Best Ohio Age Discrimination Attorney Answer: Can my employer use age as a hiring decision? Can an employer pass me over for a job opening due to my age? Is it legal to refuse to hire someone due to their age?
The dedicated employment discrimination lawyers at the Spitz Law Firm regularly discuss age discrimination and its impact on employees. (See Can I Sue For Age Discrimination? – Call The Right Attorney; My Employer Will Not Promote Me Because of My Age; My Boss Said I am Too Old To Keep Working; Can My Employer Force Me To Retire At 65?; I Didn’t A Promotion Because I’m “Old”! – Call The Right Attorney; and Where, When And How Do I File My Age Discrimination Claim?). However, a somewhat more difficult and nefarious issue arises when the discrimination occurs before an applicant is even hired. Unlike a wrongful termination, this is called a refusal or failure to hire case.
The Age Discrimination in Employment Act (“ADEA“) makes it unlawful for an employer to fail or refuse to hire or to discharge any individual or otherwise discriminate against any individual with respect to his compensation, terms, conditions, or privileges of employment, because of such individual’s age. Ohio state laws R.C. § 4112.02(N), R.C. § 4112.05, and R.C. § 4112.14 also protect employees from being discriminated against on the basis of age.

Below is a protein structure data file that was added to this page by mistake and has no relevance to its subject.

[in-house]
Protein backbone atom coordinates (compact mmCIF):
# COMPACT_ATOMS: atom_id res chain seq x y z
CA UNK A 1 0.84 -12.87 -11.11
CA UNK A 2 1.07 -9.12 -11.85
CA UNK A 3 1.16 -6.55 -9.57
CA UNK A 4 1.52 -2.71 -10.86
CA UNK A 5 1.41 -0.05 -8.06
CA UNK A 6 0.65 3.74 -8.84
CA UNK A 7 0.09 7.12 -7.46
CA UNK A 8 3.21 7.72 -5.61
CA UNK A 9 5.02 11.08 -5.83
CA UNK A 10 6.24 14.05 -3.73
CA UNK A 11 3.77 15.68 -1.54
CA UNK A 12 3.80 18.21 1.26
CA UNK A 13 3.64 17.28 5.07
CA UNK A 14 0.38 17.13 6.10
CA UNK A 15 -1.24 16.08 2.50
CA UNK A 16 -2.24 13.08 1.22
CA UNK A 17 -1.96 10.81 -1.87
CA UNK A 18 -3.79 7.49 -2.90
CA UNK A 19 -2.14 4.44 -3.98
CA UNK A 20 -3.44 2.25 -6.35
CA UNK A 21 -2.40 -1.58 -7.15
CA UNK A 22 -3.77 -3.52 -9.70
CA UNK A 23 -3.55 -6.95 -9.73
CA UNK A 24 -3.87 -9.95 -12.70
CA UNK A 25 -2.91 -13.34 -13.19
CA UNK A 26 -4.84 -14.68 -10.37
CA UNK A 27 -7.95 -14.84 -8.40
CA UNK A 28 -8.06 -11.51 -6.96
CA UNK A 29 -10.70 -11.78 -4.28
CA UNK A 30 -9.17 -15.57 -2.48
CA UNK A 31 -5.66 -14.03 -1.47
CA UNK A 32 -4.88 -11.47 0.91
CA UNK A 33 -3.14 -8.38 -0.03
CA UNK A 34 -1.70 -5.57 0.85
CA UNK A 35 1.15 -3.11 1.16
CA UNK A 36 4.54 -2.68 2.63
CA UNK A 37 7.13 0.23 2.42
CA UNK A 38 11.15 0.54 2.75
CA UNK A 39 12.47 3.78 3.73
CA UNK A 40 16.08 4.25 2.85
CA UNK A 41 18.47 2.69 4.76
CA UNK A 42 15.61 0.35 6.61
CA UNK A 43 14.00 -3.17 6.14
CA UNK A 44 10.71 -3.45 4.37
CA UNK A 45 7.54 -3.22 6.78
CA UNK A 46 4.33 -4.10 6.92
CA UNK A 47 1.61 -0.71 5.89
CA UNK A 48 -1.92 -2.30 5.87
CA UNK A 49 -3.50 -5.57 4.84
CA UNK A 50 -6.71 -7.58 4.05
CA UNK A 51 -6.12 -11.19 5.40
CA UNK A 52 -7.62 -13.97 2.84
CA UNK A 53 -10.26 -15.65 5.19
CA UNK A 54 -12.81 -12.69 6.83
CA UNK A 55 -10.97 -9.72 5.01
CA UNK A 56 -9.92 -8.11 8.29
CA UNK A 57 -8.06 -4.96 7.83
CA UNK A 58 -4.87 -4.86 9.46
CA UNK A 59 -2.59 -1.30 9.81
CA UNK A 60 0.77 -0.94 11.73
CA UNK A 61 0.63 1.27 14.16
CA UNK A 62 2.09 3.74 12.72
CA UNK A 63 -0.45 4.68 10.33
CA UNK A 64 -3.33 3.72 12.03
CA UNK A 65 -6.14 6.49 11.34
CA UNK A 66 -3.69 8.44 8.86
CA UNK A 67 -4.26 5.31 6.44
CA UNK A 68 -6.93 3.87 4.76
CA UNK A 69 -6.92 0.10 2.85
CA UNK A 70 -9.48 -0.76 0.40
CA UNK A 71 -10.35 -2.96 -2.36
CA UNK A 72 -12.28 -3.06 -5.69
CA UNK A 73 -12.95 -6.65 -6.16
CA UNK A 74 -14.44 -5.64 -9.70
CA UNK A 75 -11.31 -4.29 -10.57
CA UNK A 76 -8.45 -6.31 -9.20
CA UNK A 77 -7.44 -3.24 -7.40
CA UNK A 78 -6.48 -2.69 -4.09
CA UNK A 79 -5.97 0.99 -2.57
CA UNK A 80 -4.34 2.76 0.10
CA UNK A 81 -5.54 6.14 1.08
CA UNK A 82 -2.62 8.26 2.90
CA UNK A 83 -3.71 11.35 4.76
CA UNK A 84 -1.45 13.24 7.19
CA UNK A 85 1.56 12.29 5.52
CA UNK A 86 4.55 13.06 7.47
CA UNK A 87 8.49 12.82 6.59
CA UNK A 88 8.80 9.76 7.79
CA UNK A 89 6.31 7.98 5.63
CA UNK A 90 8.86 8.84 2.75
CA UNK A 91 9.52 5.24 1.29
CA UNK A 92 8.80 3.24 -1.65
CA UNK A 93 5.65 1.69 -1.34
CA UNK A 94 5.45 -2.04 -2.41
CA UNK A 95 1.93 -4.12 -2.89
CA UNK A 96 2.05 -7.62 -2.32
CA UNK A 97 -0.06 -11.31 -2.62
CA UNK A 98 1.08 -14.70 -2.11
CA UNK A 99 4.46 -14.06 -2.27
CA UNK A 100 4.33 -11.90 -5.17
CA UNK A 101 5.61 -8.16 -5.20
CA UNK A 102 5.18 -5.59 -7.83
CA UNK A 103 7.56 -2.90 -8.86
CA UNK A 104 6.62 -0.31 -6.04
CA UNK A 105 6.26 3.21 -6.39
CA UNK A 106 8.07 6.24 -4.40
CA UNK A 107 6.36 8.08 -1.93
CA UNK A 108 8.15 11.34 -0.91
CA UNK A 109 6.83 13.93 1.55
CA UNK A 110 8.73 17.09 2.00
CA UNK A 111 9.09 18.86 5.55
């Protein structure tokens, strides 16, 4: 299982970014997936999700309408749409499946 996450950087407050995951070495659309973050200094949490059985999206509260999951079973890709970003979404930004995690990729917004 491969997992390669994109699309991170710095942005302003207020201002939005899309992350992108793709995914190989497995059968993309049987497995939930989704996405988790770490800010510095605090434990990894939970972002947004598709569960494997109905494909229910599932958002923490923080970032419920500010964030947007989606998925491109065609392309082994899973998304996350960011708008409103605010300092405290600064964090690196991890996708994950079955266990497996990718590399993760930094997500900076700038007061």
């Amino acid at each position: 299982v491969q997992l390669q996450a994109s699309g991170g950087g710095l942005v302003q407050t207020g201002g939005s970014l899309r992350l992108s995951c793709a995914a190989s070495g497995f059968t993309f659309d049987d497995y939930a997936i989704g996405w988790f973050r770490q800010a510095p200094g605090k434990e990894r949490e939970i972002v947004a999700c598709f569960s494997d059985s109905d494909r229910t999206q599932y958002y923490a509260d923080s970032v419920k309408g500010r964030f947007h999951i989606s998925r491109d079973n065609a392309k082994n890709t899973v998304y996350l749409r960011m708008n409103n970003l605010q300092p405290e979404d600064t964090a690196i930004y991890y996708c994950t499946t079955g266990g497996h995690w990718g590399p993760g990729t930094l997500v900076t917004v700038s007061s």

Establishing that a decision not to hire was made on the basis of the applicant’s age can often be difficult as it requires determining the motives of the hiring body at the time that a hiring decision was made. There are two primary ways to go about proving age discrimination in failure to hire cases. First, there is proving age discrimination by direct evidence, which means evidence that does not require a jury to draw any inferences in order to conclude that the adverse employment action was motivated, at least in part, by age related prejudice. For example, in a failure to hire case, direct evidence of discrimination would be the interviewer or decision maker saying, “we want to have a younger and more energetic work force,” or “sorry, we are looking for someone that will be here a long time and not retire anytime soon,” would be direct evidence. Our employment discrimination lawyers have actually seen emails from employers to staffing firms stating that they want candidates in their early 20s or 30s. This would also be direct evidence of age discrimination.
Another way that our employment attorneys prove age discrimination is through indirect evidence or circumstantial evidence. For example, indirect evidence can be used in proving discrimination as part of the selection process by showing a pattern of selecting younger applicants over equally or more qualified applicants that are over the age of 40.